Have A Heart: How This Organ Meat Is Eaten Around The World

heartAmericans are frequently credited with having a lot of heart, but when it comes to eating them, we’re not so hip on the idea. Even though offal, or “nose-to-tail” eating has been on-trend for some years now, a lot of people still flinch at the idea of dining on animal heart.

The reality is, heart is a delicious, healthy, versatile meat, devoid of the strong flavor possessed by most (improperly prepared) organ meats. My chef friend Ryan Hardy says, “The heart is a muscle, just like loin or shoulder.” A former farmer who makes his own charcuterie, Ryan’s made a name for himself with dishes like veal heart scallopine, and other rustic, meaty treats.

The rest of the world uses the hearts of all sorts of critters, from frog to horse, in a variety of ways. In honor of our own heart-centric holiday (that’s Valentine’s, y’all), I’ve provided a list of the most well known dishes, along with some modern interpretations of classic recipes, by some of the nation’s most acclaimed chefs.

Anticuchos
One of the tastiest/least frightening of heart dishes are these skewered and grilled chunks of beef heart from Peru. Although anticuchos can be made with the hearts of other species, corazon de vaca is the most popular, and sold by street food vendors across the country, and in other parts of South America.

Cobra heart
We’ve all seen it on the Travel Channel, whether it’s “No Reservations,” “Bizarre Foods,” or some other show. Or perhaps you’ve experienced it for yourself: the old, snake-heart-in-a-shot-of-firewater, or swallowing the still-beating-cobra or frog heart. It’s what men in parts of Asia use in place of Viagra, and frankly, I’d take impotence, any day. For anyone who’s ever stared into a bottle of rice whisky, cloudy with flecks of tissue, and observed a bobbing gray blob of reptile or amphibian heart, you know what I’m talking about.haggis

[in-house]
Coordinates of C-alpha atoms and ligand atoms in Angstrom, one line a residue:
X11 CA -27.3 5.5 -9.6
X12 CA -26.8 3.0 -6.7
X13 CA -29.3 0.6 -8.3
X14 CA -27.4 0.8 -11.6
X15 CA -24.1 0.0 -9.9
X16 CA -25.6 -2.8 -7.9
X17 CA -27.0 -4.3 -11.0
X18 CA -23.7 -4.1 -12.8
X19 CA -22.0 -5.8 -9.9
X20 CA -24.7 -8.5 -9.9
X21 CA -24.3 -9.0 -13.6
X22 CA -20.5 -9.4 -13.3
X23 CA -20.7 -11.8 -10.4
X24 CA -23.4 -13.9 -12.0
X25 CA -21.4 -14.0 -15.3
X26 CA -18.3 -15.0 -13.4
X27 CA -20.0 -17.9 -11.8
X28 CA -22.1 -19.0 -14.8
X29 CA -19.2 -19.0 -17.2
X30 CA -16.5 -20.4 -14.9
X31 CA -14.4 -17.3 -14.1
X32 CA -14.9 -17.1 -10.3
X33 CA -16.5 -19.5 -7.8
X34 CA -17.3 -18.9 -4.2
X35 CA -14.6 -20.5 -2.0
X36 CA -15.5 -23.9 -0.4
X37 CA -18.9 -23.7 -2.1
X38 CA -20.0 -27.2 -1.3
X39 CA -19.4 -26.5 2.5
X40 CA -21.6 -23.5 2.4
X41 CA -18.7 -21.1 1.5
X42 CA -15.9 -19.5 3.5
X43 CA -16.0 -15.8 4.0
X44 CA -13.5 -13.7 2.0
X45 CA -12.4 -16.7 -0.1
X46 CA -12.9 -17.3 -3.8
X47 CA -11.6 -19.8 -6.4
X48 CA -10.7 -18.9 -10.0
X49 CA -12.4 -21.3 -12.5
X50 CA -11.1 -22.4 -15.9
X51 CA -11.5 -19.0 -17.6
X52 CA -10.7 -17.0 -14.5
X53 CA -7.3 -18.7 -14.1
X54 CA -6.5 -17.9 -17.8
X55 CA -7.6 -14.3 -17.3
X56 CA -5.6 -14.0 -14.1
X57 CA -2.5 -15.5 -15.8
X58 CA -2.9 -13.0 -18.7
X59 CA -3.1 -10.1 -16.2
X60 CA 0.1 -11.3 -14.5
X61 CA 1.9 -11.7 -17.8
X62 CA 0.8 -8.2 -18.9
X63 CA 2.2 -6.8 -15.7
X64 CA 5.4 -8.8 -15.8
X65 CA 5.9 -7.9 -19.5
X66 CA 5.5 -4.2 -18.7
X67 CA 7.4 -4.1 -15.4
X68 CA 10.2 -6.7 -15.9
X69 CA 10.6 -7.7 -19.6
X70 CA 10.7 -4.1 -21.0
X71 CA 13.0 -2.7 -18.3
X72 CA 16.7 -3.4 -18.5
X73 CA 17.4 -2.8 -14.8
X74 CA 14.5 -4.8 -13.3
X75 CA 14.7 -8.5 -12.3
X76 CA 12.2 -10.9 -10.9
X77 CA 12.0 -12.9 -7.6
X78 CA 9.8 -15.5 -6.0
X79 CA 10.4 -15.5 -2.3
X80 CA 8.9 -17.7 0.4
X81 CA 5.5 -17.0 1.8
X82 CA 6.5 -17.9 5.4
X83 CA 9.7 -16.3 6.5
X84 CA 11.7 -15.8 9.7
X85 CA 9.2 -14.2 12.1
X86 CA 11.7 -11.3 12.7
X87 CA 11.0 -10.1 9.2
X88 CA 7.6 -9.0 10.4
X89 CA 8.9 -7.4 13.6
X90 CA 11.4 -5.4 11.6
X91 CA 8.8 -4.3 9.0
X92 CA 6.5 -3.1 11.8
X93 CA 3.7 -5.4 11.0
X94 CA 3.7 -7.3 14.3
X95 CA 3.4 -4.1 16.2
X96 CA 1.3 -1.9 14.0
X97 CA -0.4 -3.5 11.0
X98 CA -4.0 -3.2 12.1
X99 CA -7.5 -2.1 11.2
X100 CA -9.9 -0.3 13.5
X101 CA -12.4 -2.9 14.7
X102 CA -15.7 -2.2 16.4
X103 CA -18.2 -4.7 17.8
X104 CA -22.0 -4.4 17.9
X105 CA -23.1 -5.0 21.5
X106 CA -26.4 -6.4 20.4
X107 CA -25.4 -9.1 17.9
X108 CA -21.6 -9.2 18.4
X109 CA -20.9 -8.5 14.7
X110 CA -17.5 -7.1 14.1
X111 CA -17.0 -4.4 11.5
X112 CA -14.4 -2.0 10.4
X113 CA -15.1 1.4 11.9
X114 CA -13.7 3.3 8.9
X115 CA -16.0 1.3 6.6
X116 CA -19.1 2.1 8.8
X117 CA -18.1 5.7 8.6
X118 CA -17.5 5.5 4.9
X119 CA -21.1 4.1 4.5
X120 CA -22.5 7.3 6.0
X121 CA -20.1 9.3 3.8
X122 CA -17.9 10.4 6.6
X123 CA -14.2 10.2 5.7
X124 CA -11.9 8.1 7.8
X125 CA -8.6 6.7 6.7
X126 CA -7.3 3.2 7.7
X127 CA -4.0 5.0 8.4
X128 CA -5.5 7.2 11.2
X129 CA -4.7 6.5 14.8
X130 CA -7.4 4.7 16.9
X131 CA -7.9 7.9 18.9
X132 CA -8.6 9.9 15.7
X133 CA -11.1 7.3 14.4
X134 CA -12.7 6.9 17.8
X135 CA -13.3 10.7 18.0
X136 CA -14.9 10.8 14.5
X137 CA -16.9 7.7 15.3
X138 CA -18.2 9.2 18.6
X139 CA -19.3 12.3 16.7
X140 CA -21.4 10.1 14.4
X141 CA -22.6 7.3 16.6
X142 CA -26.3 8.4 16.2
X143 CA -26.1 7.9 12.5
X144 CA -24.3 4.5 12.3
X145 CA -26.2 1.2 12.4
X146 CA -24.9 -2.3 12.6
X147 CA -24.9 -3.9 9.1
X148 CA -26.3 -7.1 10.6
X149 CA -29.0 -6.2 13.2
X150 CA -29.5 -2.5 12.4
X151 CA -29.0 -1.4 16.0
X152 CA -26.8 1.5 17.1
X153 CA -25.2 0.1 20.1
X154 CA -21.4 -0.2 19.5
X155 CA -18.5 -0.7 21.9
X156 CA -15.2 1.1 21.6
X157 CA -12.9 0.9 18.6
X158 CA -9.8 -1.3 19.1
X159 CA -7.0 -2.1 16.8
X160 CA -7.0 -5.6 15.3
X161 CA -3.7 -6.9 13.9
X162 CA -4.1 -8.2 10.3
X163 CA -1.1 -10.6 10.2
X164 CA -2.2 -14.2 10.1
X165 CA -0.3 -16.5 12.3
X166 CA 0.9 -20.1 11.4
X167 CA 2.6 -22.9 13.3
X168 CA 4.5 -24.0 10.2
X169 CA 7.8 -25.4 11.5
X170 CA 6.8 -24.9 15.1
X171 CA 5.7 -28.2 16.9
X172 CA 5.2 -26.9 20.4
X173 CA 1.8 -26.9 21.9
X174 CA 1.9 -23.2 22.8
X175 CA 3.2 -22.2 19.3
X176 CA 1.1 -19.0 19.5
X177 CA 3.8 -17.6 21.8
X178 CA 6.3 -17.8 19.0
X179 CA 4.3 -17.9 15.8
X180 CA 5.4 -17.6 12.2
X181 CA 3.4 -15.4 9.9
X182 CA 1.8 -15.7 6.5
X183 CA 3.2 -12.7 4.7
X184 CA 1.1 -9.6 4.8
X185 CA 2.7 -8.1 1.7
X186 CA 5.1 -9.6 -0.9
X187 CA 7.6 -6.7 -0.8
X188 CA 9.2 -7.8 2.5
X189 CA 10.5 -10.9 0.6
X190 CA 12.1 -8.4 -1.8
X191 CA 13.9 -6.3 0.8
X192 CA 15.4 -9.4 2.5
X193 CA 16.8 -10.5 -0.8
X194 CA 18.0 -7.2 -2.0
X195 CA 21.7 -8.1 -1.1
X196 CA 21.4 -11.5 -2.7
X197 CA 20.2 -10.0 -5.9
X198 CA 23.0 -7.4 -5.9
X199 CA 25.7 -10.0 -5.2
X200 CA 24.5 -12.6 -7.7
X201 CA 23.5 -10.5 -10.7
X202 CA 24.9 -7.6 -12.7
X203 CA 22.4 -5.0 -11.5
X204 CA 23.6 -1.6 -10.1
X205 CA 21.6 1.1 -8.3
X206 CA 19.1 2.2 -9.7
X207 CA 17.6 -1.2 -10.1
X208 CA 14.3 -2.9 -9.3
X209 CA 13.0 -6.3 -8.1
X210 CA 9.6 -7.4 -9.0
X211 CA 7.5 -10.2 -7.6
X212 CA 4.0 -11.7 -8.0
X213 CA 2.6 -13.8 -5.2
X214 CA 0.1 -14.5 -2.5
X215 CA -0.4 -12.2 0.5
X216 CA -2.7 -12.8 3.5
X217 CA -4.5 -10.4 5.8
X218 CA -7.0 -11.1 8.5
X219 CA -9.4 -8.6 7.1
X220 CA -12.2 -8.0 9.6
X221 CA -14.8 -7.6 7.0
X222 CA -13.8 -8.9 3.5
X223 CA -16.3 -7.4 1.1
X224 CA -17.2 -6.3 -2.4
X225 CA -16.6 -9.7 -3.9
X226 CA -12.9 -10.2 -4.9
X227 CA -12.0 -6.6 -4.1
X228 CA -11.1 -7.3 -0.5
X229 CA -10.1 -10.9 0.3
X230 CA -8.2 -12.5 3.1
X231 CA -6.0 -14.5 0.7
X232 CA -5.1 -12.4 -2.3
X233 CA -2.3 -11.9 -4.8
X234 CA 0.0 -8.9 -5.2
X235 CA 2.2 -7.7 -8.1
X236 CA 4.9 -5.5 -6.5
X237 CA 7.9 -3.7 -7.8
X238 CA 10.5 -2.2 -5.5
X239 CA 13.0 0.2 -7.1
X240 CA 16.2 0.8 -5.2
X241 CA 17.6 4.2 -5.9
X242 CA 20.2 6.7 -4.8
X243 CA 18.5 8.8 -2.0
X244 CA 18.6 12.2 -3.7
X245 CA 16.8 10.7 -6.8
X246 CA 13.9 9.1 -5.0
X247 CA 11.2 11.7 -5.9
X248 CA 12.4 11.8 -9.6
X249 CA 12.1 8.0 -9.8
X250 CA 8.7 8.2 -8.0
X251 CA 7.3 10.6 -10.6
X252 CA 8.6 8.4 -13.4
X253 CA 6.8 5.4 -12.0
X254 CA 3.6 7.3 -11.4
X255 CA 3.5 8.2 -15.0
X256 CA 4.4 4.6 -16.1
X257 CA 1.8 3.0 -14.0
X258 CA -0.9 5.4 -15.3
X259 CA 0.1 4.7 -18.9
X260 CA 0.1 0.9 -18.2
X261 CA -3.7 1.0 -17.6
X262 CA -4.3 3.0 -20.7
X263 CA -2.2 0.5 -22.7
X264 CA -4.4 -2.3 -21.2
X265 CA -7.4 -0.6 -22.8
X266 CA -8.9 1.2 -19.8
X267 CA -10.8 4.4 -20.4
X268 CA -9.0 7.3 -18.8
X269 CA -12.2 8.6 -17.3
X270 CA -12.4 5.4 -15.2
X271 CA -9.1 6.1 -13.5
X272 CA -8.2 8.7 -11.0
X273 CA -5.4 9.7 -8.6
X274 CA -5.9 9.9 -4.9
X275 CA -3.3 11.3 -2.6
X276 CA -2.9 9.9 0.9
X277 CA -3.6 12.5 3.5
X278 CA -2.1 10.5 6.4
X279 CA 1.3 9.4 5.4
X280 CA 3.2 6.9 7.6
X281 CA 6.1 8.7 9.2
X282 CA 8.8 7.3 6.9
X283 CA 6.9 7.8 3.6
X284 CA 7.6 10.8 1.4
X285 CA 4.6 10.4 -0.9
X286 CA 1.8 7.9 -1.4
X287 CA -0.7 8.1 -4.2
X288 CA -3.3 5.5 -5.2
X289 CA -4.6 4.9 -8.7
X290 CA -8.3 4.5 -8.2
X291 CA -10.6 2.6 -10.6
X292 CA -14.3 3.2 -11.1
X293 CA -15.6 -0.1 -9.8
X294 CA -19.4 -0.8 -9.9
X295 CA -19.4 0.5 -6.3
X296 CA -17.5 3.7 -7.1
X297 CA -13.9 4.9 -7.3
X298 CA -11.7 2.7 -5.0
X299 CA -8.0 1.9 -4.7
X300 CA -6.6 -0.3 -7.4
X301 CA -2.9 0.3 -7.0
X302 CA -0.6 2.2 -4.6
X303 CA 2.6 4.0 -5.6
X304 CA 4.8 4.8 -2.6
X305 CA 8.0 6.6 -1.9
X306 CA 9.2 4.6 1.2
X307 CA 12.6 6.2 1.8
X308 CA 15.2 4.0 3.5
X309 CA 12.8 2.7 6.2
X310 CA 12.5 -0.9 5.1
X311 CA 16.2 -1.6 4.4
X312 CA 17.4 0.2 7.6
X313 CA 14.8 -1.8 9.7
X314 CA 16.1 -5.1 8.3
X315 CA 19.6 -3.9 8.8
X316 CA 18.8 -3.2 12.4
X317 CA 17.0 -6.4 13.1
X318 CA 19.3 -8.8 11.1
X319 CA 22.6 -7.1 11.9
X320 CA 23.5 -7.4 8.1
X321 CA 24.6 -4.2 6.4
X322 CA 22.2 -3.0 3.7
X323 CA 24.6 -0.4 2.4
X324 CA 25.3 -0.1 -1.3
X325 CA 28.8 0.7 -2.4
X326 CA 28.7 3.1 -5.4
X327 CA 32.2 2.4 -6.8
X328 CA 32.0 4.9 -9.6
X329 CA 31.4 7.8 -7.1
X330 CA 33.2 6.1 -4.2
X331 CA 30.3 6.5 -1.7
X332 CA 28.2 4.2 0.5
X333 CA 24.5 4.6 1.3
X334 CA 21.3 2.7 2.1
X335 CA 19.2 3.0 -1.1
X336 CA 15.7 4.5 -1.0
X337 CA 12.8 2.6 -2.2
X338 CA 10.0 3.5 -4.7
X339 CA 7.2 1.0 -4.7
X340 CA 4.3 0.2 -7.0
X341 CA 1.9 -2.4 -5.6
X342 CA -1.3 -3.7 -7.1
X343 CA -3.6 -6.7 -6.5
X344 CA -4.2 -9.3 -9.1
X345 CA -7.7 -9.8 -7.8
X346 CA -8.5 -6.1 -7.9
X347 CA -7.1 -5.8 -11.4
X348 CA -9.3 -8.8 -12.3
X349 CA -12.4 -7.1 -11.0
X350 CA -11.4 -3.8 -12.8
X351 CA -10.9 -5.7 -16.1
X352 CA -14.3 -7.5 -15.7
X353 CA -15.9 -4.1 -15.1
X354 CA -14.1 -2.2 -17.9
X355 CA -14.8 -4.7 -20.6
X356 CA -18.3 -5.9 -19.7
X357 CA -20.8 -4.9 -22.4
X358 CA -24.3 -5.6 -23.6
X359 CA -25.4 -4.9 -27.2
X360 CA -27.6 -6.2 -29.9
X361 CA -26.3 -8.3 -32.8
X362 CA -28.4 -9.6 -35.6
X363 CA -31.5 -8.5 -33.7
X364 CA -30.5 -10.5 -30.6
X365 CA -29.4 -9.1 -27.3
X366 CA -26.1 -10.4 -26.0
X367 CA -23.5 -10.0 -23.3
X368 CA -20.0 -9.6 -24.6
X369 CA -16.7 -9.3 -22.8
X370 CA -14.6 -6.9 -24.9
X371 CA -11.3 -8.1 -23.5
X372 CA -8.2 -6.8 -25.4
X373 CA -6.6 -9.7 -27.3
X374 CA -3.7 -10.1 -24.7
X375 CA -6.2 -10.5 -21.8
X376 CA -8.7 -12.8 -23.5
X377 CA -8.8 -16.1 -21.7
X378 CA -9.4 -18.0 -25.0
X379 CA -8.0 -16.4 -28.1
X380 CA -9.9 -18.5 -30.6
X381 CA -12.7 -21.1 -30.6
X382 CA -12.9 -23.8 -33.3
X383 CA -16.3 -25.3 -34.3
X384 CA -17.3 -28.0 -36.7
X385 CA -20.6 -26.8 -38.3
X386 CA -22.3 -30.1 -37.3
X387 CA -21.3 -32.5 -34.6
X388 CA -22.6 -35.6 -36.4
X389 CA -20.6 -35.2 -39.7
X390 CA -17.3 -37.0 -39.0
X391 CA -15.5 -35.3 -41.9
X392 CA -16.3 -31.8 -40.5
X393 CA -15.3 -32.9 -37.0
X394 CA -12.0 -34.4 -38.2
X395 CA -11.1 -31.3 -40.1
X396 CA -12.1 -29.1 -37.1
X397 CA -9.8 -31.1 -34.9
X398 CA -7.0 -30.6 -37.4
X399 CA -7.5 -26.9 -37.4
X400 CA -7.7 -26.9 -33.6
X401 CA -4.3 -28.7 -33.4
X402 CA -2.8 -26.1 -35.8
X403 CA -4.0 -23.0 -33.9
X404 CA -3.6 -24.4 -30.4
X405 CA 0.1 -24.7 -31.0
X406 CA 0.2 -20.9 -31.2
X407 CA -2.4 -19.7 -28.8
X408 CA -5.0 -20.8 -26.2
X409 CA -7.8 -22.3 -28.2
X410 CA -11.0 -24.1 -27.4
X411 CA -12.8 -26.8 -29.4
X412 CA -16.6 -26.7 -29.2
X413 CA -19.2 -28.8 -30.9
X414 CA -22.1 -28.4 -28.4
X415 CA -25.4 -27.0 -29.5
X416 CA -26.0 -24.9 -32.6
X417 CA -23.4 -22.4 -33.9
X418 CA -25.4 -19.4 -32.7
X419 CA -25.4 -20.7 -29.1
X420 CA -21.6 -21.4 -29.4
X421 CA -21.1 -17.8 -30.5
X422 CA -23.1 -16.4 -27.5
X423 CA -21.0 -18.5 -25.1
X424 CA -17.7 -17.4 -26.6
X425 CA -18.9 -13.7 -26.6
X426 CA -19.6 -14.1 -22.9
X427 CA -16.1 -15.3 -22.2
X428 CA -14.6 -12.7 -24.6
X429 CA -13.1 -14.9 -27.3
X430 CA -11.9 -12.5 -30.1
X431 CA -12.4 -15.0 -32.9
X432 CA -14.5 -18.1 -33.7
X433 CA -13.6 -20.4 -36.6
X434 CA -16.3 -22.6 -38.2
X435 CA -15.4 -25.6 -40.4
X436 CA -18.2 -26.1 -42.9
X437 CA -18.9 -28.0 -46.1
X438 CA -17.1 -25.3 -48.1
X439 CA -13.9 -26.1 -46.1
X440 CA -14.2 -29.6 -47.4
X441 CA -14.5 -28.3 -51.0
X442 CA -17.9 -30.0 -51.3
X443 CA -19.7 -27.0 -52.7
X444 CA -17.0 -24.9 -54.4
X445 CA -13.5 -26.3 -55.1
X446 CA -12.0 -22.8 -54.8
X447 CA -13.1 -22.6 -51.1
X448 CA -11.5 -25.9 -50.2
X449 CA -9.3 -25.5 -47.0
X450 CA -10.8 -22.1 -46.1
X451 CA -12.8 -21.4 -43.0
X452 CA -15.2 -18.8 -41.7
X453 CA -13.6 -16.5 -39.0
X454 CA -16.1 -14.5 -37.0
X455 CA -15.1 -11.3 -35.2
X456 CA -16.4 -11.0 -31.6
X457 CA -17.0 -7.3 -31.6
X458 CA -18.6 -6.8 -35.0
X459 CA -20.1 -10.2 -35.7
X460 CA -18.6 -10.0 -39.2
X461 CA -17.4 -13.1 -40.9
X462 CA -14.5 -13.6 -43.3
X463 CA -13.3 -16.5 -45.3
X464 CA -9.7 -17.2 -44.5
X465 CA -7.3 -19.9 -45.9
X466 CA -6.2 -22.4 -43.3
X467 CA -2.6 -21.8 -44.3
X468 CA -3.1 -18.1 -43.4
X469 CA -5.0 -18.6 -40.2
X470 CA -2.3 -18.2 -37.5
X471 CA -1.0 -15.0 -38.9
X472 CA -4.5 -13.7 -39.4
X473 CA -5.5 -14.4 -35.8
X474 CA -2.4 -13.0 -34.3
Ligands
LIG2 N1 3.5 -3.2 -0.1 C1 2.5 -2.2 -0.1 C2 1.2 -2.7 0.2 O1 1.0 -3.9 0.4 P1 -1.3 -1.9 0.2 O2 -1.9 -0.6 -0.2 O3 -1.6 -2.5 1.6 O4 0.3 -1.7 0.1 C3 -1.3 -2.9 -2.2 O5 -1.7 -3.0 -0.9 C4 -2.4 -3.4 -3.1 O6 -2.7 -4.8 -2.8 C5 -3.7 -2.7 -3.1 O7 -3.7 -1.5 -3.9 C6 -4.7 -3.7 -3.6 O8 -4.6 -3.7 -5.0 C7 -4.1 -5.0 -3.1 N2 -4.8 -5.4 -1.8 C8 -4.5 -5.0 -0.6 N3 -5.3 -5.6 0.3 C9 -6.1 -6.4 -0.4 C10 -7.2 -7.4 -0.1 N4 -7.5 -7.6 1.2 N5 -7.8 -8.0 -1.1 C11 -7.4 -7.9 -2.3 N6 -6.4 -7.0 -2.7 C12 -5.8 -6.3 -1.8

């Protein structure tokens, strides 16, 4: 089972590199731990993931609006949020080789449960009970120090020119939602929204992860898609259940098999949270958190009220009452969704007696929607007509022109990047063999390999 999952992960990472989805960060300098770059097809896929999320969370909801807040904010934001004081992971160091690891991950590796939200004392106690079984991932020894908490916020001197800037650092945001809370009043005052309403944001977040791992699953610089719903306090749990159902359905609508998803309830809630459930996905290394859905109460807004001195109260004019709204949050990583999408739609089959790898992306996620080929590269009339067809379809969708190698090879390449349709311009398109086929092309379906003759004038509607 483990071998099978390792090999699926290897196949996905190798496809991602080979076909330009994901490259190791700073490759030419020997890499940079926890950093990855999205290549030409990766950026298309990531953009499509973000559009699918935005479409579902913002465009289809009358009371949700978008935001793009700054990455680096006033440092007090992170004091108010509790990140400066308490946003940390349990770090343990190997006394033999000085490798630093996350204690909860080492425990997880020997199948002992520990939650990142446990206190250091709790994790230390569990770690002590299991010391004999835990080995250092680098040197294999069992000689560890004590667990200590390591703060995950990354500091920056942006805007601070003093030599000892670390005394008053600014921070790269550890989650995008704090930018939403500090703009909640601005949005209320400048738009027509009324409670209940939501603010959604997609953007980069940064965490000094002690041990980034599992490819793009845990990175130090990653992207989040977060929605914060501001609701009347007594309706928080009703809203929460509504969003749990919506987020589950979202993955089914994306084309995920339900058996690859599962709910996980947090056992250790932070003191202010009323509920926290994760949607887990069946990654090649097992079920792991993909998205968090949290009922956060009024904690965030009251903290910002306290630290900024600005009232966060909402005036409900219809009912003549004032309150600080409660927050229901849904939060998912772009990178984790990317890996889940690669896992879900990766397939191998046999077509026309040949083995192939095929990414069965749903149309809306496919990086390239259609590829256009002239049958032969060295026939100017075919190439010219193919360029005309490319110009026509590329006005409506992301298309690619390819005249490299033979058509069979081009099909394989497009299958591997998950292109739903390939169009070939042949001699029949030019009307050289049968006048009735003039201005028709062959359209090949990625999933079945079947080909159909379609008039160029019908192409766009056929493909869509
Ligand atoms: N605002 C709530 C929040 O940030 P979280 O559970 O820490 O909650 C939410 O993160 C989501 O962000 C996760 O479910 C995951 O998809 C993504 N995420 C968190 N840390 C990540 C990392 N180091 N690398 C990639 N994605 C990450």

Haggis
The beloved national dish of Scotland consists of a sheep’s stomach stuffed with a highly-seasoned mixture of the animal’s lungs, heart and liver, mixed with oatmeal. If that doesn’t tempt you, perhaps the cooking technique will. Boiling is nothing if not sexy.

Giblets
Originally, this term referred to a stew of game birds, and dates back to the 16th century. Today, it refers to the edible organs – usually heart, liver, and gizzard – of poultry, which are used for making gravy. Tip: Caramelize these suckers before attempting to make stock and/or ragù from them; it makes all the difference in depth of flavor in the final dish. Serve atop fresh pappardelle pasta, and you have a dish that says, “I love you.”

Coer de Veau Farci
This classic French dish from centuries past consists of veal heart stuffed with forcemeat (often mushrooms) and wrapped in caul fat, before being cooked in the oven. It’s served with a reduction of the pan juices and white wine enriched with butter. According to “Larousse Gastronomique,” the French bible on all things culinary, “Pig or sheep hearts are used to make a ragout or a civet [a game stew thickened with blood].”

In the contemporary world, heart is growing more mainstream thanks to the work of chefs and food personalities. For example, last June, I attended a cooking demo by Andrew Zimmern at the FOOD & WINE Classic in Aspen. The theme was “Game On!” and Zimmern prepared a handful of dishes utilizing oft-unloved animal parts. He converted the dubious, especially with his grilled venison hearts with arugula, sauce Gribiche and shallot rings

Another acquaintance of mine, Jonathon Sawyer, chef/owner of Cleveland’s acclaimed The Greenhouse Tavern, is serving up confit beef heart paprikash (with bacon, onion, smoked paprika, steamed potatoes and spaetzel) as part of this year’s Valentine’s Day Menu. I asked Jonathon what had inspired this untraditional take on paprikash, which usually calls for chicken meat (heart-free).